One of the funniest happenings was during the fishing tournament Saturday morning. Two boats ran out of gas and had to borrow gas from other fishermen. One of those boats carried the airline pilot. He got no end of teasing after that --- what sort of pilot doesn't carry a gauge?! He claimed innocence, because he was not the boat operator, the senator was. It seems that the second tank they took with them (the one they thought had gas in it) actually contained water. What is even more funny is that it said "water" on the side of it! And to top it all off, they had a very poor catch.

Retty had obtained permission for us to wander around the island freely. So Jones took us (mainly me and Teresa) around the inland side of the taro patches and told stories about growing up on the island. Retty took us along the side of the taro patch nearest the town; here we saw a very sparse scatter of prehistoric artifacts. And Teresa and I took off later to walk to the end of the island along one of the paths. She didn't like the end of the island --- too much rubble and a bit scary, as it was all jungle. The path, however, was a raised coral structure; it wasn't clear if it was a recent improvement of a traditional path, part of the traditional path, or perhaps a Japanese improvement of a traditional path, or a Japanese path altogether. We were in search of the Japanese base that was somewhere at that end of the island. At any rate, we didn't find it.

Later, we took yet another path that went through the interior of the island and ended at the south end as well. Again, we didn't find the Japanese base, but as we were returning we ran into Retty with a guide who did take us to the Japanese ruins. A fabulous sight, with about three or four foundations: one a bath house, one a generator house, another an official type building, two pillar-like entry posts, two water cisterns, and another small foundation out of our sight. The foundations were pretty broken up. Our guide said that the damage was done not by nature but by people looking for coconut crabs. On our hikes through the jungle we saw hermit and coconut crabs. Teresa was very proud of herself because she picked up a hermit crab; she was a bit scared of the coconut crabs, however, as they are big guys.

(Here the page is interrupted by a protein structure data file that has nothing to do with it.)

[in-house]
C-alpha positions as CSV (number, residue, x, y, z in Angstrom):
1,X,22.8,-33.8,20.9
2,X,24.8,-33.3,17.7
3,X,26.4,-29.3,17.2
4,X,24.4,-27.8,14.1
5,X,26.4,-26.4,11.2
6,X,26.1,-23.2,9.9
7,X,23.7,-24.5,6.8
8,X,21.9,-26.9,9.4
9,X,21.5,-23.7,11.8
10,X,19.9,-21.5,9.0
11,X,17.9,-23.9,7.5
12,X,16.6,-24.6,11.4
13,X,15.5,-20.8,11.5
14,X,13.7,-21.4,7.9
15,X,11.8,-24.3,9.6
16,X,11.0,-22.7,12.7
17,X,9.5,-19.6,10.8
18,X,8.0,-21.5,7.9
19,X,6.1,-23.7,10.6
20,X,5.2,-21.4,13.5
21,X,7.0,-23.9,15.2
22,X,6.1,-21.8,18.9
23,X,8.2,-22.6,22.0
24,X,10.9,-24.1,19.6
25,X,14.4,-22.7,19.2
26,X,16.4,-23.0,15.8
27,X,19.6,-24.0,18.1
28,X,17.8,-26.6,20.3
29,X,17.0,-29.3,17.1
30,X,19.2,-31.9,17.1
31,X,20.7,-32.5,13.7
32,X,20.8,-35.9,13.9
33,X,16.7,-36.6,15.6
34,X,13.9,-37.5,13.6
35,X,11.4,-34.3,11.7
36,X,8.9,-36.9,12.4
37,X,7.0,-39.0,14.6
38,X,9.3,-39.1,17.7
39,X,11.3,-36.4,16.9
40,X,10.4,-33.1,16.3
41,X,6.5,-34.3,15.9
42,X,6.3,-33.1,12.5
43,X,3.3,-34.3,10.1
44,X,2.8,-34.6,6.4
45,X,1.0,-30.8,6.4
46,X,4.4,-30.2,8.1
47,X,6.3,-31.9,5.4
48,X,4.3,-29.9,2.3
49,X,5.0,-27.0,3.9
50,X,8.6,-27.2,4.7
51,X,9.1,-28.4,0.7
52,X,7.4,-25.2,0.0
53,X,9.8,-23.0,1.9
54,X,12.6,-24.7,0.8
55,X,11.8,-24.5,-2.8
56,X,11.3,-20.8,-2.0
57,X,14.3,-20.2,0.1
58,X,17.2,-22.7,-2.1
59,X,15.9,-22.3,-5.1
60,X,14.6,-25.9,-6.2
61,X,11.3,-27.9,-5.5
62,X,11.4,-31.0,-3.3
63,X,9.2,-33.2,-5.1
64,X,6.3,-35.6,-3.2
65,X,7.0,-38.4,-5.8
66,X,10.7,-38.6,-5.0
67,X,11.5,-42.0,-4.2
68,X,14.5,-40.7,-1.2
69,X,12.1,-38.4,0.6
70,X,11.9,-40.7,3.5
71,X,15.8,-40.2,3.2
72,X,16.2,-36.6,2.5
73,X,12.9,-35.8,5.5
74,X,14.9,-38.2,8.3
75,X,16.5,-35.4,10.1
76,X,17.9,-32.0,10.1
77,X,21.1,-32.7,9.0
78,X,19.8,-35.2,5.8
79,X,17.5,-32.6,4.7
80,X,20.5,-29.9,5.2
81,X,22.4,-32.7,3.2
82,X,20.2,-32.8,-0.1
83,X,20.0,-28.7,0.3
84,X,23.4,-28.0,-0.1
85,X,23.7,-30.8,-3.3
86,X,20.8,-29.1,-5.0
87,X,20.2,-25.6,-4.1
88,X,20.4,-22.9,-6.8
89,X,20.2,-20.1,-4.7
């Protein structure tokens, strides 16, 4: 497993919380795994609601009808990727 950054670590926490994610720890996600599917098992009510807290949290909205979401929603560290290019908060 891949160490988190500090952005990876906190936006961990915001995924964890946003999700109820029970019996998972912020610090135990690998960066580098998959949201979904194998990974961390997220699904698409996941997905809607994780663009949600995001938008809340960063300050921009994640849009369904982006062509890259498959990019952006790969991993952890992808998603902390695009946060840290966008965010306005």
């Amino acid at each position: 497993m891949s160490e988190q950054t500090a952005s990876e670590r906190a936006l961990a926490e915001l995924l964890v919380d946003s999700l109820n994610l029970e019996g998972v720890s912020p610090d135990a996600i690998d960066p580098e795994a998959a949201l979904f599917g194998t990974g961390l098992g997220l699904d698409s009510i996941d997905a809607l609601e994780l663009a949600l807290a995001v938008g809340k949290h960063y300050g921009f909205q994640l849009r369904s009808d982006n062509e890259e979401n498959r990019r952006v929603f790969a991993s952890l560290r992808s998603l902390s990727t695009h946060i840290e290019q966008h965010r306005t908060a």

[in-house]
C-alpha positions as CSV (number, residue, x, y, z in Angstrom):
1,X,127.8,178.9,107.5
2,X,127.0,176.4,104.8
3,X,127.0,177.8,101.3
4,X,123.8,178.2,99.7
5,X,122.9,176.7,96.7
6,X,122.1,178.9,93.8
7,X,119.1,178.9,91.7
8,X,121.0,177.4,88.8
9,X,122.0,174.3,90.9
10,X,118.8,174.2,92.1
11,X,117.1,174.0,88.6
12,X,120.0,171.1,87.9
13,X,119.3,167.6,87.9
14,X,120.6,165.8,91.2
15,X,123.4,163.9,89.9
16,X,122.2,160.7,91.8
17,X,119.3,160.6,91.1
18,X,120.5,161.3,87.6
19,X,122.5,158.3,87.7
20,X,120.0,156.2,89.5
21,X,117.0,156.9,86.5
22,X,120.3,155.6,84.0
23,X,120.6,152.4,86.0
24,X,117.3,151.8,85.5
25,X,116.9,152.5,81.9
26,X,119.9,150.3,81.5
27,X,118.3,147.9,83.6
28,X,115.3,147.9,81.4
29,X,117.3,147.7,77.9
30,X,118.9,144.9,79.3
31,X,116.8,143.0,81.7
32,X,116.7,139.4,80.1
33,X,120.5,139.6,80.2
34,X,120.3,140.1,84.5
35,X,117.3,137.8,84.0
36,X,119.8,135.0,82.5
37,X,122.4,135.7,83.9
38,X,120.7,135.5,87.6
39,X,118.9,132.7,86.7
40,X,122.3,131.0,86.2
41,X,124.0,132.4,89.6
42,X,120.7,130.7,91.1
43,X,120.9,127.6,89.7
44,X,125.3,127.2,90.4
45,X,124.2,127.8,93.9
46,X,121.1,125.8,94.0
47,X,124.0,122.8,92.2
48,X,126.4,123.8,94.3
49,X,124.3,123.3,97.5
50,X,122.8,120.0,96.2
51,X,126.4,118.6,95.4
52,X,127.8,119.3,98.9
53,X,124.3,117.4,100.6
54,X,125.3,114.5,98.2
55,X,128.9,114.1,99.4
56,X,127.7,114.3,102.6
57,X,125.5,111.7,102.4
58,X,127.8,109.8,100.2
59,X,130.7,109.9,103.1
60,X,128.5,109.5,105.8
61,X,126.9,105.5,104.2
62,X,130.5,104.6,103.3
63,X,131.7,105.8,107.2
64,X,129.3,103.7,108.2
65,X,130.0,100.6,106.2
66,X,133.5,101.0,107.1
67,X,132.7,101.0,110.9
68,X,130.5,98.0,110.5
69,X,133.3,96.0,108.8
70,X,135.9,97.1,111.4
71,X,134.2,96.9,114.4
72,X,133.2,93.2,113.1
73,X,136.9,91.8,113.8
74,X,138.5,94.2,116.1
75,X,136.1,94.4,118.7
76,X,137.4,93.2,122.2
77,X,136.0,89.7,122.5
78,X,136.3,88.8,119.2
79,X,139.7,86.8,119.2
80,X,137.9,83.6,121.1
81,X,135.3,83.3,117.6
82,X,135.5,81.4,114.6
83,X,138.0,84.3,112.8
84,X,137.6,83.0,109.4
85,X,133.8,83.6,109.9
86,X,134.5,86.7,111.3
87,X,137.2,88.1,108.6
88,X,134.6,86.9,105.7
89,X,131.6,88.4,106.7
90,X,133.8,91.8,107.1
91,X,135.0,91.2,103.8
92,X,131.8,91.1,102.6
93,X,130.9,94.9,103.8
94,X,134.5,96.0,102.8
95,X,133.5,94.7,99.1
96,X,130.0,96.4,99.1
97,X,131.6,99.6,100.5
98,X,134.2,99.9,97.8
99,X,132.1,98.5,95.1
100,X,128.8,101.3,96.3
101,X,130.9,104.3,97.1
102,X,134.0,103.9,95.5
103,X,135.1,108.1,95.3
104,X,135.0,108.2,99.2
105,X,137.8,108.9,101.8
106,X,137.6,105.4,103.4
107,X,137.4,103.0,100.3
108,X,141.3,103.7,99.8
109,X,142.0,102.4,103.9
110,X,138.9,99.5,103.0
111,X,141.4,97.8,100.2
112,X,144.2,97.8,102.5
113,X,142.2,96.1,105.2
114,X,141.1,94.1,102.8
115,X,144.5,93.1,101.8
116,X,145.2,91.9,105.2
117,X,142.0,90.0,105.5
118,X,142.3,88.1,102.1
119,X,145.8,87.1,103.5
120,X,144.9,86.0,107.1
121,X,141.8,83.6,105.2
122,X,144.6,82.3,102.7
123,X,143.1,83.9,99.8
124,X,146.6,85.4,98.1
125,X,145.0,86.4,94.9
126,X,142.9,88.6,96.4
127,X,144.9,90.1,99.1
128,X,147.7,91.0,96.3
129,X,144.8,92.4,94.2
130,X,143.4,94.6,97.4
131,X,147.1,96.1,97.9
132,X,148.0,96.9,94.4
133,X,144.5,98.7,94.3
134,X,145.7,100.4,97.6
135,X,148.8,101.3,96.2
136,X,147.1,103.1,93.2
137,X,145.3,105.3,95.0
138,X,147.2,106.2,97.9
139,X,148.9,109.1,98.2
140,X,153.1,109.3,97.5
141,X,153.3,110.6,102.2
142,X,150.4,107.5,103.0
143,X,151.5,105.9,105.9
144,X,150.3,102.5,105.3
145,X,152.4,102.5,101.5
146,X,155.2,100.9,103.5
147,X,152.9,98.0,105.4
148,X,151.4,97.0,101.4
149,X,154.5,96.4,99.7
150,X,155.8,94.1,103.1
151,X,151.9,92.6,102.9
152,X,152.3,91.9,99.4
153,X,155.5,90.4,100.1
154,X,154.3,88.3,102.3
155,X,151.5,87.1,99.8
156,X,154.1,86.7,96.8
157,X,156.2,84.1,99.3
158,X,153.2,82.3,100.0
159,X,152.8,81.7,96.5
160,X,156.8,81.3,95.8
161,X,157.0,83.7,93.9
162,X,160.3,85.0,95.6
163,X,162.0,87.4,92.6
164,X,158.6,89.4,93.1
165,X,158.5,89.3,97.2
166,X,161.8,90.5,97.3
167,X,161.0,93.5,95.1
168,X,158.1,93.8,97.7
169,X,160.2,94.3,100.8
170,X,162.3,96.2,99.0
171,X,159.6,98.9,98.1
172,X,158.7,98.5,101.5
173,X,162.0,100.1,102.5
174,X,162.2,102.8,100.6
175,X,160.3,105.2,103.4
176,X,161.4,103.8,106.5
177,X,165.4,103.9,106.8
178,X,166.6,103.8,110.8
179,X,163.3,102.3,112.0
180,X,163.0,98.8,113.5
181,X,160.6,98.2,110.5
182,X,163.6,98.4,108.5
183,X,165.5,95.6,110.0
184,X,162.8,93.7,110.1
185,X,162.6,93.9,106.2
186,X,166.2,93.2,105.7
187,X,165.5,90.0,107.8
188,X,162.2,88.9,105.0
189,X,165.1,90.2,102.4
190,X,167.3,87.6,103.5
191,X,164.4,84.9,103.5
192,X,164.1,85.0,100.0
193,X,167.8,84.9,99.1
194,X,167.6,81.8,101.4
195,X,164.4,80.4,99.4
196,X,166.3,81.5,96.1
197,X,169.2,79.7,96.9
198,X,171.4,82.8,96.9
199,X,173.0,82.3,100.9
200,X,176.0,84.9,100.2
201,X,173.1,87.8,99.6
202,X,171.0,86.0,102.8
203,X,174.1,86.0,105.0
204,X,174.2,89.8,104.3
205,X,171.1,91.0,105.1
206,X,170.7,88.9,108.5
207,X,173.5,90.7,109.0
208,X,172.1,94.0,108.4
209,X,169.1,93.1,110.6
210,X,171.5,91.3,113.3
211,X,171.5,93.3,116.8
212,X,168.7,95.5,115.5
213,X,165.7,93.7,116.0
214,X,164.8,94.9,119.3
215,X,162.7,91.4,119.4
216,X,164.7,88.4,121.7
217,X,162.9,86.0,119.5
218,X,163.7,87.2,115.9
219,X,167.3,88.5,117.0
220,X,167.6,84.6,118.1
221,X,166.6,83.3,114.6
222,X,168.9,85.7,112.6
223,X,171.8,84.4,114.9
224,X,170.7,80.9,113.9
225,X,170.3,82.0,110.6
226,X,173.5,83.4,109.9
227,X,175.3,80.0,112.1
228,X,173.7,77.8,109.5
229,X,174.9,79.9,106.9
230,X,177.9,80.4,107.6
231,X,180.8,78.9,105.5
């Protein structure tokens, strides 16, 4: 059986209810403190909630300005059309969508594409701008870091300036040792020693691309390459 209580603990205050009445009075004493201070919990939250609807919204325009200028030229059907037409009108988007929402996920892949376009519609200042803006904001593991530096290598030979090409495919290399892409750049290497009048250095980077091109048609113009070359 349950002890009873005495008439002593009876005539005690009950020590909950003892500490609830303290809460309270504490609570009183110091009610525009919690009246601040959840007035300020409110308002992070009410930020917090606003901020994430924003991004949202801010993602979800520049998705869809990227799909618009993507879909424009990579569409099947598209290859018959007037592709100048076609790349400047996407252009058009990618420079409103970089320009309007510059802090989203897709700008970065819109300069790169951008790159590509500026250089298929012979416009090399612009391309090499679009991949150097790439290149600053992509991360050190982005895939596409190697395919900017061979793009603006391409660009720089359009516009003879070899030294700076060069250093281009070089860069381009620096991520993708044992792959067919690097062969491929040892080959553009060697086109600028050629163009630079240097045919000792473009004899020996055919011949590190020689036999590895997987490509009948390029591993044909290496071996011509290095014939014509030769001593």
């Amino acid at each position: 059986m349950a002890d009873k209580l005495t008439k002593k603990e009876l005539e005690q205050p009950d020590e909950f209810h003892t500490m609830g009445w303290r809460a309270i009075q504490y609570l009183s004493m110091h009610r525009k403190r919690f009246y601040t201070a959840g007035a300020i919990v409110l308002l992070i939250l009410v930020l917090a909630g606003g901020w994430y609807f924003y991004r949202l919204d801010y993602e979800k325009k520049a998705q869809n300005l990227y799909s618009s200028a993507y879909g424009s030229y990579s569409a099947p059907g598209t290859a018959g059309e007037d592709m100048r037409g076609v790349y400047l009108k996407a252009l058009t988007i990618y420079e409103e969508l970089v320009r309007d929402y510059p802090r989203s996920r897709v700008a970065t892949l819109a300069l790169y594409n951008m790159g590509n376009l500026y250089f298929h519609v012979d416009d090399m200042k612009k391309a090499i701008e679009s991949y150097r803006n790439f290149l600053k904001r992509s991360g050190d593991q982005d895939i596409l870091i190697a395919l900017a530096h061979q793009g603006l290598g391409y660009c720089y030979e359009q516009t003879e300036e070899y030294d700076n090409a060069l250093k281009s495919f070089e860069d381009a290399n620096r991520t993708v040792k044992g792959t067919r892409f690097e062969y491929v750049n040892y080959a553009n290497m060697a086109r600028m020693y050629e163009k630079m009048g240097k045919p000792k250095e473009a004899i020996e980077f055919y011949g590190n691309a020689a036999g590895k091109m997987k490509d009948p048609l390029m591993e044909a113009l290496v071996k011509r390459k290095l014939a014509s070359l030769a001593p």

The jungle had pretty well engulfed these remains, with plants growing on, in, and around the foundations. You had to adjust your eyes in the half sun/half shade lighting to really see the foundations; otherwise, they simply disappear into the surrounding vegetation.

We spent some time looking for a prehistoric site that Jones said is somewhere down at this end of the island, but we never found it. We returned to town by way of the beach strand, which is outside the jungle. It felt good to be in fresh air again; the jungle is so stifling. Our guide caught a mangrove crab --- the first of its kind ever caught on the island.

Overall, Teresa did quite well on our adventure. She got a little scared in the jungle, especially of the coconut crabs (just their appearances mainly). But she also was brave and picked up a hermit crab on her own, and told me about it later. She was noticing all the hermit crabs on the ground; I didn't see them at all! She was really good on the boat ride around the lagoon (our tour of the place) and even started looking for schools of fish, sea cucumbers and stuff.

She even touched fish --- the fish that were pooled together for the fishing contest during the Constitution Day celebration. There was a fishing contest to see who could bring in the most fish, then all the fish from the tournament were pooled and divided equally across the island. All those special people who had attended the celebration also received fish --- we did, as well as the Pohnpei State governor, a senator, and a few other people. Our return flight had the governor and senator on it, and us; in fact, the governor even gave Teresa and I a ride home, as our taxi had not yet appeared.

Next: Kitti